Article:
Ruth’s Chris Steak House, located in the heart of Riverside inside the Crown Plaza Hotel, is the epitome of chophouse luxury. From its white linen tablecloths to its spectacular view of downtown Jacksonville and the Intracoastal River from the walled glass windows, the elegant tray ceilings, recessed amber lighting and deep brown leather booths speak to a style and class few restaurants possess. Whether you’re after a business dinner or a birthday, Ruth’s Chris won’t disappoint. Start with the signature Chop Salad, a julienne of iceberg lettuce, baby spinach and radicchio that’s tossed with red onions, mushrooms, green olives, bacon, eggs, bleu cheese and more. Signature steaks include the petite filet, ribeye or New York strip cooked to perfect doneness, while pescetarians can go for the Caribbean lobster tail or fish of the day.
Having grown up in Baltimore, Chef Kahn Vongdara showcases a cooking style infused with the flavors and ingredients of Chesapeake Bay. At Crab Cake Factory, he has compiled a menu featuring Maryland-style crab cakes and dishes such as trout and crayfish brushed with roasted-pecan sauce. Chef Kahn's hefty 16-ounce new york strip steak with crispy potato strings is served in a dining room—full of plush booths and wooden tables—where musicians pluck strings and sensually massage their saxophones. To complement the surf 'n' turf lineup and Jacksonville Jaguars games in the lounge, the eatery's mixologists offer more than 10 martinis, including the Cupid's Potion, crafted with Three Olives vanilla vodka and strawberry liqueur.
North Beach Bistro is more than a restaurant?it's a legacy. The upscale eatery was the vision of renowned chef Tony Pels, who trained with culinary giants such as Wolfgang Puck and Michel Richard, and chef David Seavey, whom Pels mentored for 15 years at the Sawgrass Marriott Golf Resort & Spa. Pels passed away only two months before the restaurant's opening in June of 2008, leaving executive chef Seavey to carry on his tradition of culinary creativity and generosity.
Spurred on by this responsibility, Seavey combines the freshest ingredients with a genuine love for his fellow Floridians. The Jacksonville native crafts hearty and flavorful surf 'n' turf entrees such as the bistro bouillabaisse with Mayport shrimp, sea scallops, mussels, calamari, and fresh fish or chargrilled Black Angus ribeye with sauteed mushrooms and port wine sauce. Reddish-gold fixtures in the bar emanate light that's as warm and welcoming as the chef himself. DJs and live music keep the space vibrant, and the dining room's wood floors and spot-lit art give it an air of sophistication. Weekly trivia nights arm guests with knowledge that makes an ideal conversation starter or helps pass the time while stuck in an elevator with Ken Jennings.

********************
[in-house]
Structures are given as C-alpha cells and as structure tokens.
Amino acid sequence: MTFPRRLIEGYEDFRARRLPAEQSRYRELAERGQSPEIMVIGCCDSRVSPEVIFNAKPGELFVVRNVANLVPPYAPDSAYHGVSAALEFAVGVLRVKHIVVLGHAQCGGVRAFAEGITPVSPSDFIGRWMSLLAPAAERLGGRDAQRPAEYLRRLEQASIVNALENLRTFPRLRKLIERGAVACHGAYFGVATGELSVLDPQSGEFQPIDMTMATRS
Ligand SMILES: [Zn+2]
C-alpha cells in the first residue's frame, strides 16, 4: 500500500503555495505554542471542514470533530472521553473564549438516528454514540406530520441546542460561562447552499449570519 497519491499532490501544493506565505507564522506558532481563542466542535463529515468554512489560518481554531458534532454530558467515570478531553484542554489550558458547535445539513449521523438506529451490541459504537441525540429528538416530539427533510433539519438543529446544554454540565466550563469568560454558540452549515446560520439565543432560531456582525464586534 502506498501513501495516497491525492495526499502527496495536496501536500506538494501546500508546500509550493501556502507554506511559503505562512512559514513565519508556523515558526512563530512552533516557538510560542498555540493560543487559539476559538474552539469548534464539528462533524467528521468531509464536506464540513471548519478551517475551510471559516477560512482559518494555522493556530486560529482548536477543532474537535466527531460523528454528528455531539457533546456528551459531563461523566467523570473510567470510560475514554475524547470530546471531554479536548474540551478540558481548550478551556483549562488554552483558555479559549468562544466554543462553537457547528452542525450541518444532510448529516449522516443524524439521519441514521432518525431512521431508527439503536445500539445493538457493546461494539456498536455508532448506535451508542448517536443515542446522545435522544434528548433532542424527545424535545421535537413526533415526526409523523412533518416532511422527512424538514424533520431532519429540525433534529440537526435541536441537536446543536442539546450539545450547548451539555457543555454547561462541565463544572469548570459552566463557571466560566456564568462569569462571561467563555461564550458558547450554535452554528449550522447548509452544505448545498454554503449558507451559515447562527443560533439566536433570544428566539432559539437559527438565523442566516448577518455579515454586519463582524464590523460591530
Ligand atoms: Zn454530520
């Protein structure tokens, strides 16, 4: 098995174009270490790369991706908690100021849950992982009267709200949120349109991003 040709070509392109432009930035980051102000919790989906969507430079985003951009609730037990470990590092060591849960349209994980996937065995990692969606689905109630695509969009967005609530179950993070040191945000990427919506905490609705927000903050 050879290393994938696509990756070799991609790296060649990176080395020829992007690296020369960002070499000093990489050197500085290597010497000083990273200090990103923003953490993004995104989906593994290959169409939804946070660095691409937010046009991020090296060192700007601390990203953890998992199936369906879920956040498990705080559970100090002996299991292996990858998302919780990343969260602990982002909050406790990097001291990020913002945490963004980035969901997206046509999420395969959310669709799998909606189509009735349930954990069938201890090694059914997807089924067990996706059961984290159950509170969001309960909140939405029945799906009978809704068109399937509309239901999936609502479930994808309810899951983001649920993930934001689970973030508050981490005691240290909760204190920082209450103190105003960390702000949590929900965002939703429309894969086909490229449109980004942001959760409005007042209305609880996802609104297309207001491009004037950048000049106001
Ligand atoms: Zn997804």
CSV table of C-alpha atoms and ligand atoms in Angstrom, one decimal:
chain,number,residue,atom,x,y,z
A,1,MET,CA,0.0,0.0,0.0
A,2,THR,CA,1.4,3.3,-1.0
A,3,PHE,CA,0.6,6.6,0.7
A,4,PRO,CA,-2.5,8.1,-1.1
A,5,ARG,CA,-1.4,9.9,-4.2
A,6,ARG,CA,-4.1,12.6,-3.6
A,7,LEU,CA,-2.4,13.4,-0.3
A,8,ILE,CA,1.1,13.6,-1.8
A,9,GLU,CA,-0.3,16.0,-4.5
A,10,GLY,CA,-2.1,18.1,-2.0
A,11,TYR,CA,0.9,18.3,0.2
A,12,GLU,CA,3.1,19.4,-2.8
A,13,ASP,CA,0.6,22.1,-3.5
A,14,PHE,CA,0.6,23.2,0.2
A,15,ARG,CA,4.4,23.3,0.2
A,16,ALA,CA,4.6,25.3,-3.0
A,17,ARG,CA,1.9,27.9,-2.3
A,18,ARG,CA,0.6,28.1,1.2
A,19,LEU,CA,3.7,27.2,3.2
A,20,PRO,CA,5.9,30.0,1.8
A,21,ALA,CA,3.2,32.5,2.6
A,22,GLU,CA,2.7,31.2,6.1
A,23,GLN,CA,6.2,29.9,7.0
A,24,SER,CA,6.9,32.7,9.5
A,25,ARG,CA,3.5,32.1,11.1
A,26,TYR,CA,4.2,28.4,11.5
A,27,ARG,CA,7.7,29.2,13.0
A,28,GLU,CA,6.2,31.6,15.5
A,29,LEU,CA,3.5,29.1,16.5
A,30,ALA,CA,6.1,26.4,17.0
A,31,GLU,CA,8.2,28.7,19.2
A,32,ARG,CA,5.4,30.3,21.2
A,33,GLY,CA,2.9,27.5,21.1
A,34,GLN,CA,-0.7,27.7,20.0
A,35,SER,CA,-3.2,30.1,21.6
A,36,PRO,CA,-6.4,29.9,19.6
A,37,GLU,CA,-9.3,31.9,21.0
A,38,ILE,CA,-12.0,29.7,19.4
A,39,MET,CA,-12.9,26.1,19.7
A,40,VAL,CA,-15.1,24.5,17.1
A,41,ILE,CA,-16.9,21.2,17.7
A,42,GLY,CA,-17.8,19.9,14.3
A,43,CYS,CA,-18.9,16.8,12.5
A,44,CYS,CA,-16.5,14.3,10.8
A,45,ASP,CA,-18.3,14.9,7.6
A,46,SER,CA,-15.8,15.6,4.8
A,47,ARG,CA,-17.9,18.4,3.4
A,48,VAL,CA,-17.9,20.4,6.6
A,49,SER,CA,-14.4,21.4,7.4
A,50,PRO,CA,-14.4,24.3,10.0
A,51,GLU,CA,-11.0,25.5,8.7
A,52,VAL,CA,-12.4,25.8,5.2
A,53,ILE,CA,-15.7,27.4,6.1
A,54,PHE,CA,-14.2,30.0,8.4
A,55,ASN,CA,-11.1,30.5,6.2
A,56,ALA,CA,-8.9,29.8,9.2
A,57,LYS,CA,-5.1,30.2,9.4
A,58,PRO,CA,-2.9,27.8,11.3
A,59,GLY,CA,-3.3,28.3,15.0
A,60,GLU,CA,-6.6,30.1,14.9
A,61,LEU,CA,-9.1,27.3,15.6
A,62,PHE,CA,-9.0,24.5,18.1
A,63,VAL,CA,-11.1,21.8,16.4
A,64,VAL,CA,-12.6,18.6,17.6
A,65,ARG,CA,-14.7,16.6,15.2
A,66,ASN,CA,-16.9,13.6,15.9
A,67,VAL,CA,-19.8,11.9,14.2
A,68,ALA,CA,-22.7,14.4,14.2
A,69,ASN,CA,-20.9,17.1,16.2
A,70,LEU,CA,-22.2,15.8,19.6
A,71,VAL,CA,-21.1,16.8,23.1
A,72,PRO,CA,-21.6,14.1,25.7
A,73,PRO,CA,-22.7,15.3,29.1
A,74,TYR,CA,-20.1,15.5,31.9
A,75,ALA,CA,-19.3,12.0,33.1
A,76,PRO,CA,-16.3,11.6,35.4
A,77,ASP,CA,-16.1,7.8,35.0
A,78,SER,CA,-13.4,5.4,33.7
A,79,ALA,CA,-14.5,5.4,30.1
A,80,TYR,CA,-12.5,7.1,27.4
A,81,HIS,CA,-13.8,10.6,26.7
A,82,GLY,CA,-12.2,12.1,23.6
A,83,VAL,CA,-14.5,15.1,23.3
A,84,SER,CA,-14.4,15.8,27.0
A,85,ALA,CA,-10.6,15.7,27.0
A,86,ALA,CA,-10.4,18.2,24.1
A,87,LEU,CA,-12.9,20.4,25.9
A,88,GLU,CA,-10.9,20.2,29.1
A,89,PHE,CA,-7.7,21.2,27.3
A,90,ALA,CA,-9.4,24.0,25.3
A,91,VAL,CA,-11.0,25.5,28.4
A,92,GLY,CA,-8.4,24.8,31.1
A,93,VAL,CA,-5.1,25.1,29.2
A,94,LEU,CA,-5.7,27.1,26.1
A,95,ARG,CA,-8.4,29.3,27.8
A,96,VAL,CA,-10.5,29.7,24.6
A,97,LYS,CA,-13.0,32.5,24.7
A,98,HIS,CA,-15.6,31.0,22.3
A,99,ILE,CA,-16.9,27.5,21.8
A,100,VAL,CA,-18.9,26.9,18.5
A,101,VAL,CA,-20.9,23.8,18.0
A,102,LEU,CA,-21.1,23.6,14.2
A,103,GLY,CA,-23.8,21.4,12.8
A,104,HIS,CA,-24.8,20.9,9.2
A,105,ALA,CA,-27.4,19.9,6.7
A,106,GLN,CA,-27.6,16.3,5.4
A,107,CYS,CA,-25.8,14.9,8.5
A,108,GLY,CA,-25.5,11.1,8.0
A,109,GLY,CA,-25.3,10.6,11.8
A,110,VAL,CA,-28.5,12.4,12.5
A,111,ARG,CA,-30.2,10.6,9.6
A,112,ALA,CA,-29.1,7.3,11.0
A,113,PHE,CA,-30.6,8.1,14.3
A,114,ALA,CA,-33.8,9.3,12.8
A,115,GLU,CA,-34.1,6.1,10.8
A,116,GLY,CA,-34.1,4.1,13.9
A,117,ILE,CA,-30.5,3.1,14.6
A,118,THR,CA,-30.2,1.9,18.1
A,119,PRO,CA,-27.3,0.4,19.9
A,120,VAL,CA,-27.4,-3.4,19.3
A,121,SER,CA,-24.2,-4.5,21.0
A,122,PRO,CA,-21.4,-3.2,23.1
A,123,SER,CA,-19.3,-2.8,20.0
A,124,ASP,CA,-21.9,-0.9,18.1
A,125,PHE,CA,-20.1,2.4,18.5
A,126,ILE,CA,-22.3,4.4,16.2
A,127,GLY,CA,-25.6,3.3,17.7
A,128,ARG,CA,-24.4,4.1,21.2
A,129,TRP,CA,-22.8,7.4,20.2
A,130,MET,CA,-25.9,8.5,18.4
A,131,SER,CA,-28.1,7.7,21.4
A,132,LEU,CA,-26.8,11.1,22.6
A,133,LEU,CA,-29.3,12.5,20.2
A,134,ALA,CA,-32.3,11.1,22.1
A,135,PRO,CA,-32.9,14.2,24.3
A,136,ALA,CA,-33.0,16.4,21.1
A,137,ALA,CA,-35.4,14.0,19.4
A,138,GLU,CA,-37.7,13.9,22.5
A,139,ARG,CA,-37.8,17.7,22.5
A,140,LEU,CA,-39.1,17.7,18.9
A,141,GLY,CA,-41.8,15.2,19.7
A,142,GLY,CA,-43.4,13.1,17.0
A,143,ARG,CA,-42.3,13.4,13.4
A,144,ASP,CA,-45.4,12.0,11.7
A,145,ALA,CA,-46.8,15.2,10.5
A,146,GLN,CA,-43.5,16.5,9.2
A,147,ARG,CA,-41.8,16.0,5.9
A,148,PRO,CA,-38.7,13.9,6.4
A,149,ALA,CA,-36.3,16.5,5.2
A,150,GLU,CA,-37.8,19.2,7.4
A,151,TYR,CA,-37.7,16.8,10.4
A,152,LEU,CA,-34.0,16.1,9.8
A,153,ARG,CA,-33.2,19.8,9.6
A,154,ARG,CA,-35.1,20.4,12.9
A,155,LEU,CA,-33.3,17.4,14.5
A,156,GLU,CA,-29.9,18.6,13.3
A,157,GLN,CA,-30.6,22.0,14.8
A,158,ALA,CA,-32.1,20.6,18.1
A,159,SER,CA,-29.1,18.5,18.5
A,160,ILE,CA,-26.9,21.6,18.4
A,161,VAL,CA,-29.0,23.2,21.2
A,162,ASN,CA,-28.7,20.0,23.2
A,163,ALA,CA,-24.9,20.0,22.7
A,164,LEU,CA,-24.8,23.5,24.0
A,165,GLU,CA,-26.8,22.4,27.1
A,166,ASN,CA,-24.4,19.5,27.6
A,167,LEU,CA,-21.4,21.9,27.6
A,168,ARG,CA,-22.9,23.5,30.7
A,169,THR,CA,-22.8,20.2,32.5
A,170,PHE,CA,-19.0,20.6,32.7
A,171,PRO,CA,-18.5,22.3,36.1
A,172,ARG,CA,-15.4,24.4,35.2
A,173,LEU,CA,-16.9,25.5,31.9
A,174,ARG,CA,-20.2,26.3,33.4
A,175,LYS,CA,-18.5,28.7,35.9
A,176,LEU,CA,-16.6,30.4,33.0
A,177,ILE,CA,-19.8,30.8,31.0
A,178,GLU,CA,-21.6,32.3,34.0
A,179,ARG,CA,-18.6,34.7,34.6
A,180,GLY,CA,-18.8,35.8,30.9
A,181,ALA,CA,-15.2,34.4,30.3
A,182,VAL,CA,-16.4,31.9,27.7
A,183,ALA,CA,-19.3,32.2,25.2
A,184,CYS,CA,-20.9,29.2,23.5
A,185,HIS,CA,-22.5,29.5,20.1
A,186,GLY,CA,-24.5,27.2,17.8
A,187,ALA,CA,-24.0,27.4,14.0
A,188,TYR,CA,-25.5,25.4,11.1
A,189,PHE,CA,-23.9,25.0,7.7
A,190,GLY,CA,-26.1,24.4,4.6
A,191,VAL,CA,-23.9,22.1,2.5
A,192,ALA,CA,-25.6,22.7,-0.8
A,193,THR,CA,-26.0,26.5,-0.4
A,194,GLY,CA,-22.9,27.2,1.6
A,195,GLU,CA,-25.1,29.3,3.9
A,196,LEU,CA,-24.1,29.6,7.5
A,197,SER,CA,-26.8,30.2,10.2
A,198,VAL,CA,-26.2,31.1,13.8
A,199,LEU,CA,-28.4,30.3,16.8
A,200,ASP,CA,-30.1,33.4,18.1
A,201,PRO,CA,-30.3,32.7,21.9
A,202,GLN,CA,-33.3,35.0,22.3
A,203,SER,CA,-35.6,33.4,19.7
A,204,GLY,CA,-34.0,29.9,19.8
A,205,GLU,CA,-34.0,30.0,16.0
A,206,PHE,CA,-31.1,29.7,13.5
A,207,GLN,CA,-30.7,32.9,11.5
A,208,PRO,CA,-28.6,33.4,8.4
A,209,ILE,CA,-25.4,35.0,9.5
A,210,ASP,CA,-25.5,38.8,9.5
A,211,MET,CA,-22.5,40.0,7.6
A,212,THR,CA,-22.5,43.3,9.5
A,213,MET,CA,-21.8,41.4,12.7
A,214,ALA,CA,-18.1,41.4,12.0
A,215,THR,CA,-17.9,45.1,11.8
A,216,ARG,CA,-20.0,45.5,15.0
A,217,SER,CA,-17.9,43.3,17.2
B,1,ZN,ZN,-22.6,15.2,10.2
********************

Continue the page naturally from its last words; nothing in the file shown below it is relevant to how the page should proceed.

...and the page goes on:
In the kitchen at Mark's Prime Steakhouse, cherry and pecan flicker and pop in a wood stove. The smoke penetrates into thick cuts of U.S.D.A. beef and fresh seafood brought in from Mayport in Jacksonville. For filets, strips, or bone-in rib eyes, chefs singe a flavorful crust over each chop's juicy center before plopping it onto a plate sizzling with butter.
Servers with black vests and bow ties escort the prime proteins to diners' tables, where their conversations dance over dinner music by mid-century crooners, and light from the ceiling's stained-glass dome splashes onto dark woods. Nearby, martinis, classic cocktails, and a wine list—which has garnered Wine Spectator's "Award of Excellence" every year since 2004—rest on a vintage bar. Salvaged from the La Concha Inn in Key West, the tiger mahogany bar was built in 1873 during an era when bars were called saloons and bears were called mega-squirrels.
There are no easy decisions once you slide into a booth at Ormond Steakhouse. What should I get as an appetizer? What should I get as an entree? What nickname should I choose for the server? All of these things rush through a diner's mind as they open the menu and scan over its assortment of wood-fired steaks, chicken, and seafood.
Meals kick off with the likes of fall-off-the-bone rib tips and homemade kettle chips topped in melted blue cheese. Then, servers bring plates of market fresh fish, center-cut pork chops, and USDA choice steaks such as a Texas top sirloin in peppercorn sauce. Most of the entree selections do have a couple of things in common: chefs grill them over wood-powered flames, and they go perfectly with sides such as cinnamon apples. Beer, wine, and specialty cocktails?such as a pomegranate margarita?put the final note to this culinary symphony.
Since 1948, grills have kissed aged steaks from Chicago and Kansas City with open flames to take center stage on Gene's Steak House's menu bolstered with select classics dishes and fine wines. Cuts of beef range from 6-ounce petite filet mignons to 28-ounce porterhouse-steak behemoths, each carved from corn-fed, immaculately aged meat. Diners can relive fishing trips or nightmares about aquariums with plates of char-grilled stuffed grouper, lobster tails, and salmon. A list of over 200 fine wines from around the world lends bouquets to balance every smoky flavor, highlighting steaks with French red bordeaux and complementing seafood with German white varietals.